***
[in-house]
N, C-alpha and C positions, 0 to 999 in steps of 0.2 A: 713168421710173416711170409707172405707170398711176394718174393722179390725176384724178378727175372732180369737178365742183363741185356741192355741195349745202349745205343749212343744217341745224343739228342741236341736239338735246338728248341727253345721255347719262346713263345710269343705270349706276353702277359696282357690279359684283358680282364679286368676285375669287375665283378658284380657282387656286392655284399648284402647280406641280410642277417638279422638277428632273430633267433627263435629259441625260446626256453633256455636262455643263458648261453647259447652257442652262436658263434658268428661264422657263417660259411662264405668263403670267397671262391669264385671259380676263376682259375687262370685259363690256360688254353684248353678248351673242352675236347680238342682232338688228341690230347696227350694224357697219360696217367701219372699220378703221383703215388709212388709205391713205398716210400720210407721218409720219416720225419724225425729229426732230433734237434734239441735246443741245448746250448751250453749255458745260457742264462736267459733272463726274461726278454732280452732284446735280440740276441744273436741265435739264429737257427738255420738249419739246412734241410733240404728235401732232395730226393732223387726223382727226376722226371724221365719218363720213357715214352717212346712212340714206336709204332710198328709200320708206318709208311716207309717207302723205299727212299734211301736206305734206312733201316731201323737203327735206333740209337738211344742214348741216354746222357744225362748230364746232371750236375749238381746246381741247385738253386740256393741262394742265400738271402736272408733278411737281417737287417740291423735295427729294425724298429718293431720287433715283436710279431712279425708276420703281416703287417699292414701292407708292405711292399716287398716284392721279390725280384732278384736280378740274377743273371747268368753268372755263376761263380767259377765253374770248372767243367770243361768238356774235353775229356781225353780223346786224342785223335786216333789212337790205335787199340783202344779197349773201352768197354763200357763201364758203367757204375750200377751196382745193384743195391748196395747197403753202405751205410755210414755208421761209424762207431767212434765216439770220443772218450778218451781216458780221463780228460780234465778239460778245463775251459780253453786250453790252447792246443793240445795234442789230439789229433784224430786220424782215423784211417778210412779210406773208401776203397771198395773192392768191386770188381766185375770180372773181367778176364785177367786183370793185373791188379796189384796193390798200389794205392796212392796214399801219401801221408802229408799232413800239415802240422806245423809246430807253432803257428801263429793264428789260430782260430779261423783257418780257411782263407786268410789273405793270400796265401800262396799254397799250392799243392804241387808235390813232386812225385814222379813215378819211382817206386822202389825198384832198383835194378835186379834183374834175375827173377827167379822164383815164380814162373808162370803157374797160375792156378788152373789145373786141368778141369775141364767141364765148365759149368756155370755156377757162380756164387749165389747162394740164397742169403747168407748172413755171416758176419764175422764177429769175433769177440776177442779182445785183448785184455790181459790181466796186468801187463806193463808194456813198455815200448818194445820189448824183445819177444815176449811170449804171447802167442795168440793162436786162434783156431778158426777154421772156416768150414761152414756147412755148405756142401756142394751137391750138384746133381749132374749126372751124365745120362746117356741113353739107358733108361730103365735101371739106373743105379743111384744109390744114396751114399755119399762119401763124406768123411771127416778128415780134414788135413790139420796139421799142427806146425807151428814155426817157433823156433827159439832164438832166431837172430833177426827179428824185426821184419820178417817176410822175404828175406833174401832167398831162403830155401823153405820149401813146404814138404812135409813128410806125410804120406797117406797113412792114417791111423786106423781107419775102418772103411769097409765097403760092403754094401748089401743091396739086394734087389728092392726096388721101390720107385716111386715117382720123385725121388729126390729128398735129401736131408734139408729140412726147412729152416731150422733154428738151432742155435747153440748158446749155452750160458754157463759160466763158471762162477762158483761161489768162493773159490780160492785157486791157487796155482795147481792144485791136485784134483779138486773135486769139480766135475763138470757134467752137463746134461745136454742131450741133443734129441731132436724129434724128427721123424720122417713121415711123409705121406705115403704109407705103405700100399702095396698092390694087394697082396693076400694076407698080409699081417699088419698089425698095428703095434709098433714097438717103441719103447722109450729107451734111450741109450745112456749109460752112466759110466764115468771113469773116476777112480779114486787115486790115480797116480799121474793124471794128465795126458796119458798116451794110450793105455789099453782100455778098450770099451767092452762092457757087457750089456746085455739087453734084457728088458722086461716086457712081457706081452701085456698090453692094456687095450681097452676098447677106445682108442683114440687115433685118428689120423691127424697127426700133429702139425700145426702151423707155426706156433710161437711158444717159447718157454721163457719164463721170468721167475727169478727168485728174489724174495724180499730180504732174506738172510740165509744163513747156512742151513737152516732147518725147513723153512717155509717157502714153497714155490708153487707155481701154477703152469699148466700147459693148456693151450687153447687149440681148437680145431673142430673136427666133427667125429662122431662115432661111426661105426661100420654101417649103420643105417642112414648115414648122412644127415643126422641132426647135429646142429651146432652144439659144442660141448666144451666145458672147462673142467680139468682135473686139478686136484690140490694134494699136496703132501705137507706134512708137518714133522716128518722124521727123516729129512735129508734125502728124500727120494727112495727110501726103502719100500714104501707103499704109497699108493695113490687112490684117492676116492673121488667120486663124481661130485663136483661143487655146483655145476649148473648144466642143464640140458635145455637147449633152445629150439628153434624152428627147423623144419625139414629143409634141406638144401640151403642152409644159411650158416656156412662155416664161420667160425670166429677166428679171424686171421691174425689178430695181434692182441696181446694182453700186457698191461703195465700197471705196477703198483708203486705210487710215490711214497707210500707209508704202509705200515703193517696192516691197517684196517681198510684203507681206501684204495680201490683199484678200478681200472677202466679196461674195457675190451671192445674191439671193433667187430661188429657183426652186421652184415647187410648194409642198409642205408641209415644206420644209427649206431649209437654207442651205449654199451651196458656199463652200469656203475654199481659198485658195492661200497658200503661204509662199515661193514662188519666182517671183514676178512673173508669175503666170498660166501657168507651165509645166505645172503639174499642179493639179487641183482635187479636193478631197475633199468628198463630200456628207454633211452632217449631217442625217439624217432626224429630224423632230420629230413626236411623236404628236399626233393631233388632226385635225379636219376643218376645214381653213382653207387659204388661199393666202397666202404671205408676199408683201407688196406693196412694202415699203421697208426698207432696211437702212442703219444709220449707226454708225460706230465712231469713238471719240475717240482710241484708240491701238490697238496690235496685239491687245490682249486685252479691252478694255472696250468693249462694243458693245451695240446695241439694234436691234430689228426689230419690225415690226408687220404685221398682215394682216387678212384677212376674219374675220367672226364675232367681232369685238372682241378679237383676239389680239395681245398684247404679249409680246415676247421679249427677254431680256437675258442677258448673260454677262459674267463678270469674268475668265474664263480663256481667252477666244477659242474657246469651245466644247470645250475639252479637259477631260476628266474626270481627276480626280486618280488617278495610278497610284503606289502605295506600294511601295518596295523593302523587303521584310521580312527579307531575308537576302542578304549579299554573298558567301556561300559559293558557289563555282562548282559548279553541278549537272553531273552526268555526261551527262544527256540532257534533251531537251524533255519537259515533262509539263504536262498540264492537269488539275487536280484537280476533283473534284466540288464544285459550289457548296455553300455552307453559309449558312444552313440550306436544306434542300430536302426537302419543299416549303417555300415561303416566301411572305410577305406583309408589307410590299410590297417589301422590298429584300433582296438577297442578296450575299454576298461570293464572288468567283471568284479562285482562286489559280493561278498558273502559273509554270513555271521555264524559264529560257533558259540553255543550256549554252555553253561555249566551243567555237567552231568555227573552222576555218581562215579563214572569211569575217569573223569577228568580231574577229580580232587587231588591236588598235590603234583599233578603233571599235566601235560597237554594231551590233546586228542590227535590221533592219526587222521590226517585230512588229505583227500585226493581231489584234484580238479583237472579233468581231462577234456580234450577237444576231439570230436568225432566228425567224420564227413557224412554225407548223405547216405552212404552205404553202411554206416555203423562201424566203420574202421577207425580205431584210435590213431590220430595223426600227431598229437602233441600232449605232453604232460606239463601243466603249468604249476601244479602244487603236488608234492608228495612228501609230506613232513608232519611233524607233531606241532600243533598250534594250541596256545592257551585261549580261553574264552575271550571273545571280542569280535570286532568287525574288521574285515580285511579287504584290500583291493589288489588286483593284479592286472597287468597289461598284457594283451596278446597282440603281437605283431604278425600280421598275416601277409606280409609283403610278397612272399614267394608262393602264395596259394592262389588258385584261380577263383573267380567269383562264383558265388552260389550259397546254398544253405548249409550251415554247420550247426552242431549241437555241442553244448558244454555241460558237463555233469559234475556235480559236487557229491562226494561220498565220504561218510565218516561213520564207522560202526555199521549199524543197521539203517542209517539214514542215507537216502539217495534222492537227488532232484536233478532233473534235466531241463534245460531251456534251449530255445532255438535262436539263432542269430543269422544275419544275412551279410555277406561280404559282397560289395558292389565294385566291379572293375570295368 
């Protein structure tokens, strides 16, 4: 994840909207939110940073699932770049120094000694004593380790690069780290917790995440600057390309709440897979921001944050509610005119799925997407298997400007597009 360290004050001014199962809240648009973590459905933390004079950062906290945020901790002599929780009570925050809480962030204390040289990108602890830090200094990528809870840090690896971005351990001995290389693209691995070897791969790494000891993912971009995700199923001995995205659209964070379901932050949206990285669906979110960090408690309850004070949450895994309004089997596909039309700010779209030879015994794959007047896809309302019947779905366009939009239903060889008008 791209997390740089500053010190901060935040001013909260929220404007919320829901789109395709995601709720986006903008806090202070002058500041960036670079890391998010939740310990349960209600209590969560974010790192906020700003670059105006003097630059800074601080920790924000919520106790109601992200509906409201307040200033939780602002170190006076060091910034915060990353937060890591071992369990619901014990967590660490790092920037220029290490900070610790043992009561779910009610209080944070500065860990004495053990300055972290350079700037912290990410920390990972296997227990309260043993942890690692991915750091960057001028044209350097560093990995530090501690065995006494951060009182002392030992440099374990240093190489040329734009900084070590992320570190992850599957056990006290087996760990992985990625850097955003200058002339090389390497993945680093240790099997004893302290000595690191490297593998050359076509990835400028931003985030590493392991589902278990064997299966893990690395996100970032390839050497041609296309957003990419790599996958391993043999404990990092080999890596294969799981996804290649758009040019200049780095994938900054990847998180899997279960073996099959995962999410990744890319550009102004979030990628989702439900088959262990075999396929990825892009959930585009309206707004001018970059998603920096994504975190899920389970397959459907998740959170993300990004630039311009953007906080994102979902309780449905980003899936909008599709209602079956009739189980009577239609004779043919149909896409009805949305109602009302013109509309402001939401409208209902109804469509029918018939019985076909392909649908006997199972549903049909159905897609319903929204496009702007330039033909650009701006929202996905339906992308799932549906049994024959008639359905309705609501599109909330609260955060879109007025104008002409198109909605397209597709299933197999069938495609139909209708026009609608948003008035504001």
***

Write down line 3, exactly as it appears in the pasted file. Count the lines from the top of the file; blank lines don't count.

């Protein structure tokens, strides 16, 4: 994840909207939110940073699932770049120094000694004593380790690069780290917790995440600057390309709440897979921001944050509610005119799925997407298997400007597009 360290004050001014199962809240648009973590459905933390004079950062906290945020901790002599929780009570925050809480962030204390040289990108602890830090200094990528809870840090690896971005351990001995290389693209691995070897791969790494000891993912971009995700199923001995995205659209964070379901932050949206990285669906979110960090408690309850004070949450895994309004089997596909039309700010779209030879015994794959007047896809309302019947779905366009939009239903060889008008 791209997390740089500053010190901060935040001013909260929220404007919320829901789109395709995601709720986006903008806090202070002058500041960036670079890391998010939740310990349960209600209590969560974010790192906020700003670059105006003097630059800074601080920790924000919520106790109601992200509906409201307040200033939780602002170190006076060091910034915060990353937060890591071992369990619901014990967590660490790092920037220029290490900070610790043992009561779910009610209080944070500065860990004495053990300055972290350079700037912290990410920390990972296997227990309260043993942890690692991915750091960057001028044209350097560093990995530090501690065995006494951060009182002392030992440099374990240093190489040329734009900084070590992320570190992850599957056990006290087996760990992985990625850097955003200058002339090389390497993945680093240790099997004893302290000595690191490297593998050359076509990835400028931003985030590493392991589902278990064997299966893990690395996100970032390839050497041609296309957003990419790599996958391993043999404990990092080999890596294969799981996804290649758009040019200049780095994938900054990847998180899997279960073996099959995962999410990744890319550009102004979030990628989702439900088959262990075999396929990825892009959930585009309206707004001018970059998603920096994504975190899920389970397959459907998740959170993300990004630039311009953007906080994102979902309780449905980003899936909008599709209602079956009739189980009577239609004779043919149909896409009805949305109602009302013109509309402001939401409208209902109804469509029918018939019985076909392909649908006997199972549903049909159905897609319903929204496009702007330039033909650009701006929202996905339906992308799932549906049994024959008639359905309705609501599109909330609260955060879109007025104008002409198109909605397209597709299933197999069938495609139909209708026009609608948003008035504001």